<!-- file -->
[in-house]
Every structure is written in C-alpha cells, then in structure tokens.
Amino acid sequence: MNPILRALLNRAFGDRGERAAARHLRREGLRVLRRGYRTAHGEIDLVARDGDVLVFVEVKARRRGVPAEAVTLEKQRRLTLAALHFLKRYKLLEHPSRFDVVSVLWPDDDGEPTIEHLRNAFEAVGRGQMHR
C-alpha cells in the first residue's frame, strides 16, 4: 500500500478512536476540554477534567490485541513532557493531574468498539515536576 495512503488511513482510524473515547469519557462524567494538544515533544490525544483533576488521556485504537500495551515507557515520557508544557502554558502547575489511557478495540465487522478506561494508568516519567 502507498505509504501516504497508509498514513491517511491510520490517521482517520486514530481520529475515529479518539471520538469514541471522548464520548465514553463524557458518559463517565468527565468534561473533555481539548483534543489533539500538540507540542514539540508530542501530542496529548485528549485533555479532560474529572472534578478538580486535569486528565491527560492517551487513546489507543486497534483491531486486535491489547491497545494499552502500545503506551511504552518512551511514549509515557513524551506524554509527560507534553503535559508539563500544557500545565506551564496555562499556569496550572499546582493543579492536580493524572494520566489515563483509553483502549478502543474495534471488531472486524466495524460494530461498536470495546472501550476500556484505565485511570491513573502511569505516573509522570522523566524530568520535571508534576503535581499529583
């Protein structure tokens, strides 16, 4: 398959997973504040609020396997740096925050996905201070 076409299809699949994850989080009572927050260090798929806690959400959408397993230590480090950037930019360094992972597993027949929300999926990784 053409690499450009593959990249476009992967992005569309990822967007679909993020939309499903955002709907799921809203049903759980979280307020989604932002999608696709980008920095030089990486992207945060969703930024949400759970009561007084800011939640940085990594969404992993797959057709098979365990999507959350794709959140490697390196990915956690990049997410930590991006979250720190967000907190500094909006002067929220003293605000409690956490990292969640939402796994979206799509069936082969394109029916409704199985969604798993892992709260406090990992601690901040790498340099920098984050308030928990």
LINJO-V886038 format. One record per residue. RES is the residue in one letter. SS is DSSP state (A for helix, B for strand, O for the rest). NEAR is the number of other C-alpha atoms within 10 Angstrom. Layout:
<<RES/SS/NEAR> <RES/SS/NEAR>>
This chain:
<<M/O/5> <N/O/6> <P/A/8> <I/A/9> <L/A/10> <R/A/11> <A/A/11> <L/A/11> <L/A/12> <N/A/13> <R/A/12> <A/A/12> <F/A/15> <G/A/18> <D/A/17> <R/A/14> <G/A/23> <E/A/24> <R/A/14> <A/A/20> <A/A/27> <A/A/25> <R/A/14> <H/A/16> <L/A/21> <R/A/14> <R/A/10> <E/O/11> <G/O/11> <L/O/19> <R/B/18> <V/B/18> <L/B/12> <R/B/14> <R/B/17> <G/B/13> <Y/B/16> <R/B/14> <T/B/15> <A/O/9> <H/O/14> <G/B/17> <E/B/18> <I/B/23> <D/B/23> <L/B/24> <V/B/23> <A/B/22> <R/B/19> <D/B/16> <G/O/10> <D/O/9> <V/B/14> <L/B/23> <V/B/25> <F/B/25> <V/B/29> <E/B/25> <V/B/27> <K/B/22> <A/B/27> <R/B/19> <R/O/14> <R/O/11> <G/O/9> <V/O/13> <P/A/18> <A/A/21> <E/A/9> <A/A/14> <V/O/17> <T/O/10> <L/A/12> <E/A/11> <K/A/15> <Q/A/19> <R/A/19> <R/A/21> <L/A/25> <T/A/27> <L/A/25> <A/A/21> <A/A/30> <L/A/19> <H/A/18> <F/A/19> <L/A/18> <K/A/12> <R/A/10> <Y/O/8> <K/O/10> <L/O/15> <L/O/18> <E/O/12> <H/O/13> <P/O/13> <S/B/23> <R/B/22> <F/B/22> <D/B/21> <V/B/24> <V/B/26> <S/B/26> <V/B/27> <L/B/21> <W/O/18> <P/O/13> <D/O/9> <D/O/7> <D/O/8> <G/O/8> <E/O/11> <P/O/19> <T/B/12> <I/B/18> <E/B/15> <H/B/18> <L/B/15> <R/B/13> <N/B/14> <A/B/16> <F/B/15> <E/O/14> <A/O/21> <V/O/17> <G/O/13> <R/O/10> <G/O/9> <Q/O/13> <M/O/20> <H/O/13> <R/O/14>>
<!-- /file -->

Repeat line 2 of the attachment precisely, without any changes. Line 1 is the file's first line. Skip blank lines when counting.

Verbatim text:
Every structure is written in C-alpha cells, then in structure tokens.